The Statute of Limitations for filing a civil lawsuit in Philadelphia is the same as it is elsewhere in Pennsylvania. These statutes are determined by the state legislature, and can be summarized as follows:
- Injury to a Person 2 years
- Libel/Slander 1 year
- Fraud 2 years
- Injury to Property 2 years
- Professional Malpractice 2 years
- Trespass 2 years
- Contracts Written: 20 years under seal; 4 years other;
- Oral: 4 years
- Collection of Debts 2 years
- Judgments 4 years
Why Do We Have These Limitations?
These laws are intended to facilitate practicality and fairness in legal disputes. For the plaintiff, the Statute of Limitations establishes a clear and fair timeframe for deciding on pursuing civil litigation. For the defendant, the Statute of Limitations ensures the threat of a lawsuit has an endpoint.
Are There Exceptions?
There are certain exceptions to the Statute of Limitations in Pennsylvania. One exception is when the defendant attempts to conceal his/her crimes, and/or threatens the plaintiff.
Another exception is called the discovery rule, which states that the injured party has two years to file a lawsuit after discovering the injury. This is usually applied for medical malpractice cases when the discovery of a misdiagnosis, for example, does not coincide with the injury or illness that results.
Finally, the mental competence of the injured party is taken into account in some exceptions to the Statute of Limitations rules.
Child Sexual Abuse Cases
In 2002, the Pennsylvania legislature extended the statute of limitations for survivors of childhood sexual abuse. Before 2002, individuals had 5 years after their 18th birthday to file a lawsuit against a perpetrator. In 2002, the statute of limitations for childhood sexual abuse was extended by 7 years, meaning that individuals had until their 30th birthdays to file these claims.
In a historic move last fall, the Pennsylvania legislature moved to eliminate the current statute of limitations as it relates to crimes of child sexual abuse, and extend the time survivors have to file a claim to 55. While this legislation was signed into law by Governor Wolf on November 26, 2019, lawmakers also passed a second piece of legislation last fall approving a constitutional amendment opening a 2-year window for adult victims of child sexual abuse to sue perpetrators, along with their employers retroactively.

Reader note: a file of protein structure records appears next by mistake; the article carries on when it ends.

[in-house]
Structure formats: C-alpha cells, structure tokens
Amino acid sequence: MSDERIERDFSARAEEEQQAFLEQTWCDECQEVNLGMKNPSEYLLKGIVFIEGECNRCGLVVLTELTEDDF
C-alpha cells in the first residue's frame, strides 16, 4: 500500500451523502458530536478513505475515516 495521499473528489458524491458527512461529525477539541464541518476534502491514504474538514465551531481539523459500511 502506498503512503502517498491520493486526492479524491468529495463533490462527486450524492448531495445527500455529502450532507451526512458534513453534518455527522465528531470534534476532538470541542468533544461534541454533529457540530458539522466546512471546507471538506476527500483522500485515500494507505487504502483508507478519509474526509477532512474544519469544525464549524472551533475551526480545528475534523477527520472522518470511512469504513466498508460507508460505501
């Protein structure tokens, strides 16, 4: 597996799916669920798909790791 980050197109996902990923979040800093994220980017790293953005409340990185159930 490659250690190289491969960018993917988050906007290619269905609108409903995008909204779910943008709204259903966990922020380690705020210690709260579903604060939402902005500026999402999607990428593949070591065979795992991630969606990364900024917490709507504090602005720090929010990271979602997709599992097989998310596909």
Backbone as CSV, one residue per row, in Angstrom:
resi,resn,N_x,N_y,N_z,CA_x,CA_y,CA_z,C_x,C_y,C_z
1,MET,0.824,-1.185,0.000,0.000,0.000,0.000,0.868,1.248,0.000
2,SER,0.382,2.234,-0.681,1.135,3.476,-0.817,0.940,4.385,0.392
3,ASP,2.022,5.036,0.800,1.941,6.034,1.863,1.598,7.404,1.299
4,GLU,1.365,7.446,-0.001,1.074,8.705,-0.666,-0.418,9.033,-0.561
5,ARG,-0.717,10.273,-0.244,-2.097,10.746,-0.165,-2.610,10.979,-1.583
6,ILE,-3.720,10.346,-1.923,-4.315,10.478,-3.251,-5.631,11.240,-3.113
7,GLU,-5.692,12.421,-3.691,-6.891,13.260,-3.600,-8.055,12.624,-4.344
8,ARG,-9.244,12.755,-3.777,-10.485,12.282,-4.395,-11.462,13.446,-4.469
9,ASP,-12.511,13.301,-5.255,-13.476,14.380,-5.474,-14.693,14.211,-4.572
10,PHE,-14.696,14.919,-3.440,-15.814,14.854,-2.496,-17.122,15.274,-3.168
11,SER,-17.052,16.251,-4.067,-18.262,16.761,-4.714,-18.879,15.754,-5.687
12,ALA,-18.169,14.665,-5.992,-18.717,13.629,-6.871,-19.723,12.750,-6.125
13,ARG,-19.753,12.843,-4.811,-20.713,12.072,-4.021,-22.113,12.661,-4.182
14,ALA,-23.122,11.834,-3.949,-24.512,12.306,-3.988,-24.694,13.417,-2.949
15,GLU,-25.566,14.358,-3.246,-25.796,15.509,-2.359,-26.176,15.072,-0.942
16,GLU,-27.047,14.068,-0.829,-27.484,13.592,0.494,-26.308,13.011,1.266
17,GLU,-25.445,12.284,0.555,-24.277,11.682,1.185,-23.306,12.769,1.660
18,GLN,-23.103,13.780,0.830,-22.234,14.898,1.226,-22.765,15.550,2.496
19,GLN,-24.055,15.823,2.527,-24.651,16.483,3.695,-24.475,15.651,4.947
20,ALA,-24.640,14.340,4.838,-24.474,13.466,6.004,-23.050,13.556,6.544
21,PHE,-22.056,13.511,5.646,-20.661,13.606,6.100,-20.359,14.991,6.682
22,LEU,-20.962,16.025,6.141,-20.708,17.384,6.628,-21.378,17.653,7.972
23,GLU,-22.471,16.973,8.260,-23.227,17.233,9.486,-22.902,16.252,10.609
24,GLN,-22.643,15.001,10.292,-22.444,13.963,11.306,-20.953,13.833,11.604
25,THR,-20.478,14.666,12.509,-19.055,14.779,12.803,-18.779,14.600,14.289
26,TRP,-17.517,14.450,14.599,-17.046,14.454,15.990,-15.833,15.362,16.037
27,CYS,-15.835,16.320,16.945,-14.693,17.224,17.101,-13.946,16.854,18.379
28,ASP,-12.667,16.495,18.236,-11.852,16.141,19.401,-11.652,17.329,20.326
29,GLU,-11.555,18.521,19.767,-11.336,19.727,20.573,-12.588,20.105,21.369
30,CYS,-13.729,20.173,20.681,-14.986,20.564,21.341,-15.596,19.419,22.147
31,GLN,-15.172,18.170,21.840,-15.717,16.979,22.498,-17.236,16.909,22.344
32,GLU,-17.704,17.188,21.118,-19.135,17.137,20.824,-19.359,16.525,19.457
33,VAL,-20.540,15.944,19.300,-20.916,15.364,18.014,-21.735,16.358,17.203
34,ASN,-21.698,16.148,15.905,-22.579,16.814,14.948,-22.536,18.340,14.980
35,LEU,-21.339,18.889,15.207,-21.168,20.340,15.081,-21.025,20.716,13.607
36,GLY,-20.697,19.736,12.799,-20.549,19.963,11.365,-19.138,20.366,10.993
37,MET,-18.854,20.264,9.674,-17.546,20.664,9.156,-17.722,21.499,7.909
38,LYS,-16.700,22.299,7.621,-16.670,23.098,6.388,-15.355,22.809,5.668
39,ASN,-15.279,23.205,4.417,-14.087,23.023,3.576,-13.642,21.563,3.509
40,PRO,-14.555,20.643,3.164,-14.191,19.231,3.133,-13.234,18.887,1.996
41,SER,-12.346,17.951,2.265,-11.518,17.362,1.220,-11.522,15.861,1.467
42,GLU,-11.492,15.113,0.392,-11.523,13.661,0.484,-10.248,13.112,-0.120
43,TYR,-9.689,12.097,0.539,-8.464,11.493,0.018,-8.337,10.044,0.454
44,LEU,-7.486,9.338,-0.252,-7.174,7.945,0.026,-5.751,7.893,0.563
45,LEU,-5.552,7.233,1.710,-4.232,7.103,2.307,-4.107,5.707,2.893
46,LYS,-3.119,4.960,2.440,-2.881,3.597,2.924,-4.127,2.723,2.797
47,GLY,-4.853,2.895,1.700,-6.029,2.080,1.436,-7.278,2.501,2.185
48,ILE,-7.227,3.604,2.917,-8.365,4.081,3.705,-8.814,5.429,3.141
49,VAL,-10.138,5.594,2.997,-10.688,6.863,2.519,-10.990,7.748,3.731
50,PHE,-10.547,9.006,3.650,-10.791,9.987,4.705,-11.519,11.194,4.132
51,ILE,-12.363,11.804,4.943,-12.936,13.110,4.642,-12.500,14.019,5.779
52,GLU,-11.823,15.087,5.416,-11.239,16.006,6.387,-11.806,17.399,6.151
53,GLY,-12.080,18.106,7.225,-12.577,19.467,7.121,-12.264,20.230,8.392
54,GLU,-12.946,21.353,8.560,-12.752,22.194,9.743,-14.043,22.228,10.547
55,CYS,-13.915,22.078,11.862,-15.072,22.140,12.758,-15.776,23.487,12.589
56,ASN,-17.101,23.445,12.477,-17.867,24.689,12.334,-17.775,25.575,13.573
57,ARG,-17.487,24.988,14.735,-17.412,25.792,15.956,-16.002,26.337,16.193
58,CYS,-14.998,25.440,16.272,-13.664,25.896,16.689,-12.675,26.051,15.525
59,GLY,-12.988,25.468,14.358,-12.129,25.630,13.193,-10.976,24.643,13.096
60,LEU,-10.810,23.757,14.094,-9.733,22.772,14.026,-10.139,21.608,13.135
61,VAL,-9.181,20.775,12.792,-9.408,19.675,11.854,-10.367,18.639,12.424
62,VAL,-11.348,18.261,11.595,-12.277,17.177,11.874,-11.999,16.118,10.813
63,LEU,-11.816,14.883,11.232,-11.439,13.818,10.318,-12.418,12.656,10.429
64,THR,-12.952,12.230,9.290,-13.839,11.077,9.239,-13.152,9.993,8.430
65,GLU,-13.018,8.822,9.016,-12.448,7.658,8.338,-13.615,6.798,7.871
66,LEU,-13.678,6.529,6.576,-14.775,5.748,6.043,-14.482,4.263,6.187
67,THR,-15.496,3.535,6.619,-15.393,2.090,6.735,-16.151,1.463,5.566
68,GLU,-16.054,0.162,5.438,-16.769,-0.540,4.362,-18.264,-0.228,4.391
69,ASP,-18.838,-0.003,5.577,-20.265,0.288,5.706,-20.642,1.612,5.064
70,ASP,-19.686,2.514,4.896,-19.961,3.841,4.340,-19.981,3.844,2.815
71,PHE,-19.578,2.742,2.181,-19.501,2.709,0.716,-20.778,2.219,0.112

This legislation was in response to the grand jury investigation report on clergy sexual abuse cover-ups. Lawmakers will be taking up the issue again in 2020 before it goes to voters in a referendum.
Filing a Personal Injury Lawsuit
Proving liability in a lawsuit that goes to court — or in settlement hearings with Philadelphia injury attorneys from the defendant’s insurance company — is complicated. Sometimes determining fault isn’t the same thing as determining liability. Settlement success entails a thorough evaluation of your case and building a legal strategy.
It will be necessary to have made an official, and thorough evaluation of your injury, the medical care you have received, and continue to receive, and an estimate of the medical bills you will be facing in the future. Also, the pain and suffering you have endured must be explored, analyzed, and articulated for legal purposes.
What are the long-term impacts of your injuries? Are they permanent? Are you unable to return to the job you did before you were injured? Are you disfigured, or lost the use of some essential bodily function?
A Philadelphia personal injury lawyer at our law firm can help you understand your situation and options and explain possible settlement and litigation scenarios.
Do you feel you were injured through the negligence of another and can prove it? The Law Offices of Joel J. Kofsky, are ready to meet with you to learn more about your case. Contact our offices at (215) 735-4800 to schedule your free initial consultation at a time and place that’s convenient and comfortable for you.